The Ramban cites the following midrash: The Ten Commandments are all repeated in Parashat Kedoshim in some form or another. For instance, the verse, “Ani Hashem Elokechem (Vayikra19:3),” corresponds to the first commandment, and “Velokei maasechah lo ta’asu lachem — and molten gods shall you not make for yourself” corresponds to the second commandment. The parallel to Lo Tachmod, says Ramban cryptically, is “Ve’ahavta lerei’acha kamocha — Love your fellow as yourself.”
Rav Simchah Zissel explains the correlation between the two. Did you ever hear a father or mother wish that their children would have less material possessions just because they had less when they were at the same stage in life? No. Parents are thrilled when their children have more than they did. Why? Because they love their children as much as they love themselves — if not more — so they are happy when their children can afford anything they want. If we would truly fulfill ve’ahavta lerei’acha kamocha and love every Jew as we love ourselves, says Rav Simchah Zissel, we wouldn’t feel jealous of them for owning possessions that we cannot afford. We would be happy for them, just as we are happy when our own children have more than we do.
How to Get the Nations’ Respect
Earlier in the parasha, Moshe said, “See, I have taught you decrees and ordinances…. You shall safeguard and perform them, for it is your wisdom and discernment in the eyes of the peoples, who shall hear all these decrees and who shall say, ‘Surely a wise and discerning people is this great nation (4:5–6)!’”
Rashi comments on this, “Only if you remember the laws and perform them perfectly will you be respected by the nations, but if you permit forgetfulness to pervert your proper performance of the commandments, you will be regarded as fools.”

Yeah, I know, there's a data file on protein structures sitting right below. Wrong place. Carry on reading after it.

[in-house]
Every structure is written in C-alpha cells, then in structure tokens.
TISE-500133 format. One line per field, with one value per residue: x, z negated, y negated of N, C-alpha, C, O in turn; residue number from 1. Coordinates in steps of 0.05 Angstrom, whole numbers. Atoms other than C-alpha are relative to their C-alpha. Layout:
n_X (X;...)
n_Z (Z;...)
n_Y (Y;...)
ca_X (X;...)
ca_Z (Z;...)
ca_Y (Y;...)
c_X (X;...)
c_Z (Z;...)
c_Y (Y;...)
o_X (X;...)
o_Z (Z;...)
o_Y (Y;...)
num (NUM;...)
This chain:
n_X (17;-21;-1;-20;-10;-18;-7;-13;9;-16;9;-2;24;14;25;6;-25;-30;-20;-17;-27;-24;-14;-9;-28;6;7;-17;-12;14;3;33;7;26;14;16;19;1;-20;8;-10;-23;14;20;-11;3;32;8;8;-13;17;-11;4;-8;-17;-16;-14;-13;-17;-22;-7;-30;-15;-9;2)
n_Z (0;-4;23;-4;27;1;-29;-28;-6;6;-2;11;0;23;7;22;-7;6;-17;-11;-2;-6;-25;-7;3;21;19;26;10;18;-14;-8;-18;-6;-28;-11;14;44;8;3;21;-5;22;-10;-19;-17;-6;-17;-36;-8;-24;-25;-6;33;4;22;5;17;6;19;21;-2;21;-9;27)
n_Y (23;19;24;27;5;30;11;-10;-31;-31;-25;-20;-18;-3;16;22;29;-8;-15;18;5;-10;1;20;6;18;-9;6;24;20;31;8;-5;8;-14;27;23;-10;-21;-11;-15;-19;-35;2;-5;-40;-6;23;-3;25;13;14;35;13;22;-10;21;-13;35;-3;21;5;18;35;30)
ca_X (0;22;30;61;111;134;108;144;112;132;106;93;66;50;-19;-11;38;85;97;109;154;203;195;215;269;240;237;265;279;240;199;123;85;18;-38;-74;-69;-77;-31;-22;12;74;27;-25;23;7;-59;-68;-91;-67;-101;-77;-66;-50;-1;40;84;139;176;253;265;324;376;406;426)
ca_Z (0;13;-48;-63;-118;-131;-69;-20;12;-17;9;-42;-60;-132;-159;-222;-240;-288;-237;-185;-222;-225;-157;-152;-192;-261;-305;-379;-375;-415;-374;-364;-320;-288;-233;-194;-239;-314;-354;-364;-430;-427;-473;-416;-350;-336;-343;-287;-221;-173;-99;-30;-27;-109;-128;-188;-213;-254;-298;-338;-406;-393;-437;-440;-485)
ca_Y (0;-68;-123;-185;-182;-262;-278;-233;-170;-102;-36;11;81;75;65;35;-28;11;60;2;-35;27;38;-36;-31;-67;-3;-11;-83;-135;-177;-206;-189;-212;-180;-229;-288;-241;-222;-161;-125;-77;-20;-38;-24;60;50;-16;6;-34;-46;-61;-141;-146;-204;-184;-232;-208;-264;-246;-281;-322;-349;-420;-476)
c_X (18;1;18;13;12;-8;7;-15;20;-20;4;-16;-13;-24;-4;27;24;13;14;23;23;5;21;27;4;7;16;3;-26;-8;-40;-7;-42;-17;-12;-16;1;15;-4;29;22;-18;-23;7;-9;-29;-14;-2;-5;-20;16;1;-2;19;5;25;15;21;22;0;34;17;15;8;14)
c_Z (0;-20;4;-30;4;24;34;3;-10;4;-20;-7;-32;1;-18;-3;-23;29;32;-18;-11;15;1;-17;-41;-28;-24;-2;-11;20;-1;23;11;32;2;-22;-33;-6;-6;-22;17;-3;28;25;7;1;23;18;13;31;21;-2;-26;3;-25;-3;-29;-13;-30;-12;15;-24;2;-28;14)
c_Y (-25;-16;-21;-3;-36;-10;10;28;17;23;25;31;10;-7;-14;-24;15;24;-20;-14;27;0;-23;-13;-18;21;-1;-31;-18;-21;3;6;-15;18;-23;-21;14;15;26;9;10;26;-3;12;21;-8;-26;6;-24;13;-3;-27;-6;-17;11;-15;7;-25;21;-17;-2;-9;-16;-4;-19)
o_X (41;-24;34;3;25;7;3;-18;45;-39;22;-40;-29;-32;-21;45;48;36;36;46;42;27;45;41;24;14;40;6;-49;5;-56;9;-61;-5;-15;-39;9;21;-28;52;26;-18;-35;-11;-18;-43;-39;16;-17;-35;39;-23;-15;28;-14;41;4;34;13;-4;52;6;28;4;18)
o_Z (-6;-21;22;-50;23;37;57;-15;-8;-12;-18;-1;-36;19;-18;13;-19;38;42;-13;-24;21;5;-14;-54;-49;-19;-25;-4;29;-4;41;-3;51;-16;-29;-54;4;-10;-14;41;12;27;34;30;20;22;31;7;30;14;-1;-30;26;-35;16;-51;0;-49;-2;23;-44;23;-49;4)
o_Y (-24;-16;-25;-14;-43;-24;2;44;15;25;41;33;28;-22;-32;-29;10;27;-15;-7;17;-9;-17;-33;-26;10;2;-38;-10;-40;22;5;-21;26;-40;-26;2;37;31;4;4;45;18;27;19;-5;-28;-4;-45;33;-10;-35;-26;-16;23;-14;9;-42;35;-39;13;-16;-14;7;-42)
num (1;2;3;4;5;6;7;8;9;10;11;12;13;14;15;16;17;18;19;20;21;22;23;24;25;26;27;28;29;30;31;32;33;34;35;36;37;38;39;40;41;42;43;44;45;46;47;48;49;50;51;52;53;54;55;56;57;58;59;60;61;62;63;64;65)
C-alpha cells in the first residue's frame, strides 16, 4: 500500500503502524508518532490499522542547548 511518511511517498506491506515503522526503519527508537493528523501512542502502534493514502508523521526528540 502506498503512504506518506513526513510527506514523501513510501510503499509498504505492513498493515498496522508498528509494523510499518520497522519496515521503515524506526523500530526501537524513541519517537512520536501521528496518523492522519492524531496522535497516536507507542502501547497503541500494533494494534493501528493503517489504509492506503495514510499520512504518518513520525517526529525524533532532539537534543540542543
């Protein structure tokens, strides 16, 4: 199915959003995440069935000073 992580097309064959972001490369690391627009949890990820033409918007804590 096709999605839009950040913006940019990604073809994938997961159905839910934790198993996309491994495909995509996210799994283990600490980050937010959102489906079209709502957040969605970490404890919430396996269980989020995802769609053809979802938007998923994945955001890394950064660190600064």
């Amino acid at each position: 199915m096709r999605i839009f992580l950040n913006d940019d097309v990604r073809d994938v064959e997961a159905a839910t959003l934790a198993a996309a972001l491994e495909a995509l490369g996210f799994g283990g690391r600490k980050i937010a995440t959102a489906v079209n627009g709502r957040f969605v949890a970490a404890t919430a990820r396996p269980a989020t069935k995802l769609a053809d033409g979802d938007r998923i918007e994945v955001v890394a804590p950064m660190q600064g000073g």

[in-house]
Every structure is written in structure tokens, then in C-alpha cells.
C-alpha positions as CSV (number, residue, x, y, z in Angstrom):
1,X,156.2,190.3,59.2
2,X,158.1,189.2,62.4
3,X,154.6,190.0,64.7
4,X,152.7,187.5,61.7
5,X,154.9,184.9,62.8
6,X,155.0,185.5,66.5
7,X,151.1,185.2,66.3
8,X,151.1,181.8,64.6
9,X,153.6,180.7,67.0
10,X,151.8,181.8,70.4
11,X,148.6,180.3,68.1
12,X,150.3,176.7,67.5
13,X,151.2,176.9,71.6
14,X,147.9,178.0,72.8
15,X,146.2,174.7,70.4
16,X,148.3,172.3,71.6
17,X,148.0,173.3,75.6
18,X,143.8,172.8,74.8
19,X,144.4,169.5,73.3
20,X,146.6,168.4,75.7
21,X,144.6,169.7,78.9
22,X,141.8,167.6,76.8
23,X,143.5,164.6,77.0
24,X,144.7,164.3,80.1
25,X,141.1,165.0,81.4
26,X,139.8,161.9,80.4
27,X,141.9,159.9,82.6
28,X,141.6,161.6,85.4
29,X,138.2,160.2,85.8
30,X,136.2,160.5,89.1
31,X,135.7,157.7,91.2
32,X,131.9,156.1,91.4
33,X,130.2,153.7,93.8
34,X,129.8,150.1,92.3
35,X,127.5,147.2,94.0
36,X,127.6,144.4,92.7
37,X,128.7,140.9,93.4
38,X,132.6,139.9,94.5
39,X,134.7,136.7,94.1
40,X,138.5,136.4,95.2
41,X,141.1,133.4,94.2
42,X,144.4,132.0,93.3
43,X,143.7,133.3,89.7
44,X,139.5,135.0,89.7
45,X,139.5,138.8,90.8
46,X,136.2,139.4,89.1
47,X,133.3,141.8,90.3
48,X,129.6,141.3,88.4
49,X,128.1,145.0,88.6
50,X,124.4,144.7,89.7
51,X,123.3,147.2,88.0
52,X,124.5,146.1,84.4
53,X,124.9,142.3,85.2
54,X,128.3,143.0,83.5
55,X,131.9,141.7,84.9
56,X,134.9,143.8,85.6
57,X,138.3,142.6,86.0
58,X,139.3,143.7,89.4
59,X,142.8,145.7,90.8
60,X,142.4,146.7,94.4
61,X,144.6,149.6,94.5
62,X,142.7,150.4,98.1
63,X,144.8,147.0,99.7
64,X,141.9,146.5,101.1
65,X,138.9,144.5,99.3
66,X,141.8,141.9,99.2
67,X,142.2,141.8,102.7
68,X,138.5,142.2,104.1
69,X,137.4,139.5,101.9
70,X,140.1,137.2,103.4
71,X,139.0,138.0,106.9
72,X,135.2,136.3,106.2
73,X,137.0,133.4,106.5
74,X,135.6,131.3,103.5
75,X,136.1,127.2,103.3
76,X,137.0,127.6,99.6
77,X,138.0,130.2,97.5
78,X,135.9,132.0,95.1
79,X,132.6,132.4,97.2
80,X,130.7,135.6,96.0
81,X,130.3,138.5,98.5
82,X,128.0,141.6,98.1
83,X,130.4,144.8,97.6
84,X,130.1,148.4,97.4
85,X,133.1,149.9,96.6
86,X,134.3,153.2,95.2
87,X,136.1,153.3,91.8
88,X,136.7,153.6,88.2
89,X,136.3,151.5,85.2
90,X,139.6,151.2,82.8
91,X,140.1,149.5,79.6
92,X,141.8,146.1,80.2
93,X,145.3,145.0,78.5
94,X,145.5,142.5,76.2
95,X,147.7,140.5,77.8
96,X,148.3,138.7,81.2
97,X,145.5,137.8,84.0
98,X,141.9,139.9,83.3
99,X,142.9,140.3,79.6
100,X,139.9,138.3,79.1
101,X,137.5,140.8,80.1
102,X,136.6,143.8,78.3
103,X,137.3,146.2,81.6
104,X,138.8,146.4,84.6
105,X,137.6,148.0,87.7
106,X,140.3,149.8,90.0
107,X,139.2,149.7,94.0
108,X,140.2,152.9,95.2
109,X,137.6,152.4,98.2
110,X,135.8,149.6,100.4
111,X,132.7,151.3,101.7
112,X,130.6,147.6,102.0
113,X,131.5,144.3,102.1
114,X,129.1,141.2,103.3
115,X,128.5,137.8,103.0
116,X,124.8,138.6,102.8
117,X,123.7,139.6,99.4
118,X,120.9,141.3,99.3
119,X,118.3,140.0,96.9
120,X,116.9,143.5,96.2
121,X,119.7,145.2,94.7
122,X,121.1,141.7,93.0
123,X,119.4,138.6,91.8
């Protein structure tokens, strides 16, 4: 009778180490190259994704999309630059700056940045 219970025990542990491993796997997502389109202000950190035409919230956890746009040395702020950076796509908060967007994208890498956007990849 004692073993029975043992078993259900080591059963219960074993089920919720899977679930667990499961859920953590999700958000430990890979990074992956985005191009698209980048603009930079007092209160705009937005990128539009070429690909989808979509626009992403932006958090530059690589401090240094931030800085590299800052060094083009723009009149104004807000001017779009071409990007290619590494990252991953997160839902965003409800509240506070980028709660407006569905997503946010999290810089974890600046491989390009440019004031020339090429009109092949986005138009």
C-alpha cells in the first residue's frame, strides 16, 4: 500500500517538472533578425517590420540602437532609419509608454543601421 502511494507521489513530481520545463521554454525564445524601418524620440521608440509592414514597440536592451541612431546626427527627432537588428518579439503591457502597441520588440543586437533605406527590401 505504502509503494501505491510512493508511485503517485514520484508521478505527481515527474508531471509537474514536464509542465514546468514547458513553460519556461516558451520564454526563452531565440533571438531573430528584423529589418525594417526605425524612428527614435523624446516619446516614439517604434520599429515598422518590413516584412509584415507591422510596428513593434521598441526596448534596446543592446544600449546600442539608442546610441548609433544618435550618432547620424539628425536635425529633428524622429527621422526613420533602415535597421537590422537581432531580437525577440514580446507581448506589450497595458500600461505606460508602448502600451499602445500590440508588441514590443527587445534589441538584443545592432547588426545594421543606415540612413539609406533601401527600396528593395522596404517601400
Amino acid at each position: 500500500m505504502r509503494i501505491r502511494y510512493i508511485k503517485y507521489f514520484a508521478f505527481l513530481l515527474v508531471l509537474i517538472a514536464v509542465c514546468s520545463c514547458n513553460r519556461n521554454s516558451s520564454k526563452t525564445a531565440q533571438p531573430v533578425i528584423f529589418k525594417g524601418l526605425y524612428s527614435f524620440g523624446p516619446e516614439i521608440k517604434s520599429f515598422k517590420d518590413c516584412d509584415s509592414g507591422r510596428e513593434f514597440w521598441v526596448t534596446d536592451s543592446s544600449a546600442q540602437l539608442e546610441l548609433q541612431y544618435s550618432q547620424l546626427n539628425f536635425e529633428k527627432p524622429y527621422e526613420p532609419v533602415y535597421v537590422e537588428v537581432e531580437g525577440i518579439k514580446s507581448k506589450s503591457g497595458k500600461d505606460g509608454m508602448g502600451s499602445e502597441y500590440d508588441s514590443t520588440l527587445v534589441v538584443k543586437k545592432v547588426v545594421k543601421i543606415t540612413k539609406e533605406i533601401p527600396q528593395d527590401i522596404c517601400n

The Torah is not a grab bag from which one may pick and choose. It’s like a blueprint of a complex edifice. Unless every part is constructed according to instructions, the building will collapse. Rabbi Diamond says something similar, that the Torah laws are like a spider web, and you can’t move it even one millimeter because if you try, it will all fall apart!
Rabbi Diamond taught us a Meshesh Hochma from parashat Behukotai that says that Hashem made a decree from the time of Yaakov Avinu, when B’nei Yisrael were sent down to Egypt and we were taught how to survive amongst the gentile nations. From Yaakov we learned to dress differently and have different names. This to protects our identity so that we don’t intermarry and lose our identity as a Jewish nation, as we learn in this week’s parasha in perek 7 passuk 3: “You shall not intermarry with them, for they will cause your child to turn away from Me to worship other Gods.”
In other countries we are bound to feel that we are guests or foreigners, because it’s not our home. As an example, in Germany before the war, many Jews would be Jewish in their homes, but not in public, while the Nazis were proper in public but were monsters on the inside.
When we are more spiritual, Hashem’s Shechina is closer. But when we are not as spiritual, then Hashem’s Shechina — and His protection of B’nei Yisrael — are diminished.
May we accept upon ourselves to use the Shema Yisrael as a reminder of our responsibility to always look to make a kiddush Hashem. May we always remember that everything that Hashem does for us is good, even though we may not understand it at the time. Also, may we realize who we are as a Jewish nation. Our responsibility is to be a light unto the other nations and bringkedusha to the world by following the ways of our holy Torah so that we may sanctify Hashem’s great name forever until the coming of the Mashiah! Amen!
Rabbi Amram Sananes as written by Jack Rahmey
Do we make sure to see Hashem’s helping hand when we are going through challenges?
Are we aware of our actions in public as to take that opportunity to make a kiddush Hashem?
Do we make a conscious effort not to be jealous of our neighbor, since all of our possessions are from Hashem?
Eliyahu Ben Rachel